Apr
05
2018

Group seed: Regeneration Prison Solutions.

Regeneration Prison Solutions

 

This American private correctional company operates three facilities in the Midwest (two in Nebraska, and one in Iowa).  Each facility holds roughly six thousand inmates who have been convicted of a variety of violent and nonviolent crimes; Regeneration Prison Solutions has a mix of state and federal contracts, and does not favor one type over the other. Each facility has a special section for particularly dangerous individuals, but the vast majority of its inmates are in the general population.

RPS enjoys a good reputation with both law enforcement and prison reform groups: the company contracts at a reasonable rate and maintains excellent facilities.  Typical complaints about staffing and services are typically absent, and RPS is highly transparent about living conditions at its prisons. There are a number of work and training programs that pay its inmates considerably higher than the norm, and the prices for amenities and in-prison services are not artificially inflated. RPS inmates also have a growing reputation for being more likely to straighten out their lives after they get out of jail; the recidivism rate for that former RPS inmates is considerably lower than the average. So nobody wants to rock that boat.

 

Which is, of course, the idea.  RPS isn’t actually a correctional company; it’s a minion recruiting company. The reason why nobody notices is because it recruits minions for supervillains, mad scientists, criminal mobs, monster hunters, mercenaries, superscience acronym armies, scruffy revolutionaries, primary color tri-factions, dogged resistance forces, and magical cabalist crusades — and only those groups that do not operate in RPS’s home universe.  The “extra-dimensional only” rule is deliberate, and religiously adhered to: if the new minions go somewhere else, RPS reasons, RPS’s home universe’s law enforcement forces aren’t going to worry too much about how a lot of the company’s former inmates disappear for good a few weeks after they get released from jail.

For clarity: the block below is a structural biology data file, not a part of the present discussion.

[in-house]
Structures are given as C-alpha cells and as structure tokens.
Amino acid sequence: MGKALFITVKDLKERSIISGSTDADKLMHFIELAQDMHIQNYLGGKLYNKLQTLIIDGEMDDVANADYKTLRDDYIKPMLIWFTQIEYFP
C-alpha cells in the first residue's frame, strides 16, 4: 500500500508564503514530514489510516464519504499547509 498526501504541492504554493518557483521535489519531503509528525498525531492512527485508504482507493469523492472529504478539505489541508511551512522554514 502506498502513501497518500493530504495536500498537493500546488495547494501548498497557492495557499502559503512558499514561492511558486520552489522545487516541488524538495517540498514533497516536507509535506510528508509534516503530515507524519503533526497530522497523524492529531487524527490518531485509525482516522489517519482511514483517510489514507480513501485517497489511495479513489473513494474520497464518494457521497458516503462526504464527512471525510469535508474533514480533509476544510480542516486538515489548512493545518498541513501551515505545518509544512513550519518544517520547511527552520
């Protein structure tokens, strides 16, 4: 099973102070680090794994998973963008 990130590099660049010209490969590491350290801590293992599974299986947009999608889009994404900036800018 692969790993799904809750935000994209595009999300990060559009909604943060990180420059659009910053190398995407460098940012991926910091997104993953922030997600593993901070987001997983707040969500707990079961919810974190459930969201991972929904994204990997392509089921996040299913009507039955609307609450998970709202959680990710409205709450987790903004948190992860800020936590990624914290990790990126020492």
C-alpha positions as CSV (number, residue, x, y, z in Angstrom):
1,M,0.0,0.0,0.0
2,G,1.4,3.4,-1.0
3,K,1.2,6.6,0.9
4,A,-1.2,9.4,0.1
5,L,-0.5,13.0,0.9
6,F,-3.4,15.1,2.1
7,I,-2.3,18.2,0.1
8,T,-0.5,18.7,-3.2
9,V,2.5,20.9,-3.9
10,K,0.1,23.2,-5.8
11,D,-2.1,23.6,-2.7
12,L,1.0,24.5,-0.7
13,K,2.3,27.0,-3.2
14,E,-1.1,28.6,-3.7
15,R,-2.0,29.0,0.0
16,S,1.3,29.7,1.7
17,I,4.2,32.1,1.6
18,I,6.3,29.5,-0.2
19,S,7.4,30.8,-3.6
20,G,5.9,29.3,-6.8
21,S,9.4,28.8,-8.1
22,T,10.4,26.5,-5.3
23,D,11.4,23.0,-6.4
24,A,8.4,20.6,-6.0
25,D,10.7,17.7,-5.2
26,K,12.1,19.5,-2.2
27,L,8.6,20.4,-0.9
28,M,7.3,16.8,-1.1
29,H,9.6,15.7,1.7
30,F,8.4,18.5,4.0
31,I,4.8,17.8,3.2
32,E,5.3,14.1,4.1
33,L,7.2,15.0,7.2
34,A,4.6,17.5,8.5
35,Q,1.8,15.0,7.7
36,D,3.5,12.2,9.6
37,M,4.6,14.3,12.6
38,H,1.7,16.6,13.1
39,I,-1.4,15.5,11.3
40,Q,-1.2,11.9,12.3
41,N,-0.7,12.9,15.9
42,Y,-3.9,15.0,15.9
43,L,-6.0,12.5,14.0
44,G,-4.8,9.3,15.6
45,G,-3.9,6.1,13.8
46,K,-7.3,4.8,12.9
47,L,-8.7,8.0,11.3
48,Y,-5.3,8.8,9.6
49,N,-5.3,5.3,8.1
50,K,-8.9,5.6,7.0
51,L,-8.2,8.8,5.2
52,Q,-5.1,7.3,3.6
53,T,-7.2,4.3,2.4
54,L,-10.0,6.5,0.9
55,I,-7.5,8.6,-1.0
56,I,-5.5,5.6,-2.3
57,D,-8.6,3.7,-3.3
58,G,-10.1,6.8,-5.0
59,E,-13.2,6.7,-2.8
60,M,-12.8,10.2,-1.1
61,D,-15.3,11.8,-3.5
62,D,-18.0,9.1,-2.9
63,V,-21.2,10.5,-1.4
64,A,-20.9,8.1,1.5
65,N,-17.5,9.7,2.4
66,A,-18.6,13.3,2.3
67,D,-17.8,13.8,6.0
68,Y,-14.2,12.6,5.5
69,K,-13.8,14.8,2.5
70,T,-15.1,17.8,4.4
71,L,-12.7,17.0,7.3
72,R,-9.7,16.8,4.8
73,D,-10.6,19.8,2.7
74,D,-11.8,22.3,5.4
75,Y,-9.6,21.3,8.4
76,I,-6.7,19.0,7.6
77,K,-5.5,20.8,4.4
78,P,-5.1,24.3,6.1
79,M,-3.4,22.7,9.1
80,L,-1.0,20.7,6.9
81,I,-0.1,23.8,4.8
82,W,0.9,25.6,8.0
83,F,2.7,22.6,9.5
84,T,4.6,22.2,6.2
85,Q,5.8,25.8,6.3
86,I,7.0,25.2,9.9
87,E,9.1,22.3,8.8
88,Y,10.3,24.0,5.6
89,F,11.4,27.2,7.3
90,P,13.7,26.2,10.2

A couple of things to remember: while RPS gets well-paid to supply recruits, they don’t actually sell them.  There’s some ultra-tech used to do the occasional short-term memory erasure when somebody refuses a job offer, but RPS prefers that its inmates sign up for their new lives willingly enough.  And those inmates generally do, since there’s a lot to be said about being set up in a new universe where you have no criminal record and no outstanding warrants. Couple that with a genuinely useful training program (heavily focused on mechanical and electronic repair), and many inmates find that getting into a RPS facility can set them up for life.

 

Especially since RPS is remarkably amoral about who they’ll recruit for. They don’t work with flat-out nihilist cultists, but if you’re a criminal mastermind who needs a new set of identically-dressed ground troops for your latest diabolical plot to take over the world, RPS will set you up.  As long as you pay up, too. RPS doesn’t give credit.  Not even to the do-gooder groups that use their services; oh, yes, RPS will recruit for those, too.  The inmates who want to go straight are sometimes even more enthusiastic than the ones who just like the idea of being goons with a laser gun. And everybody’s precious metal bars spend just the same, in the end.

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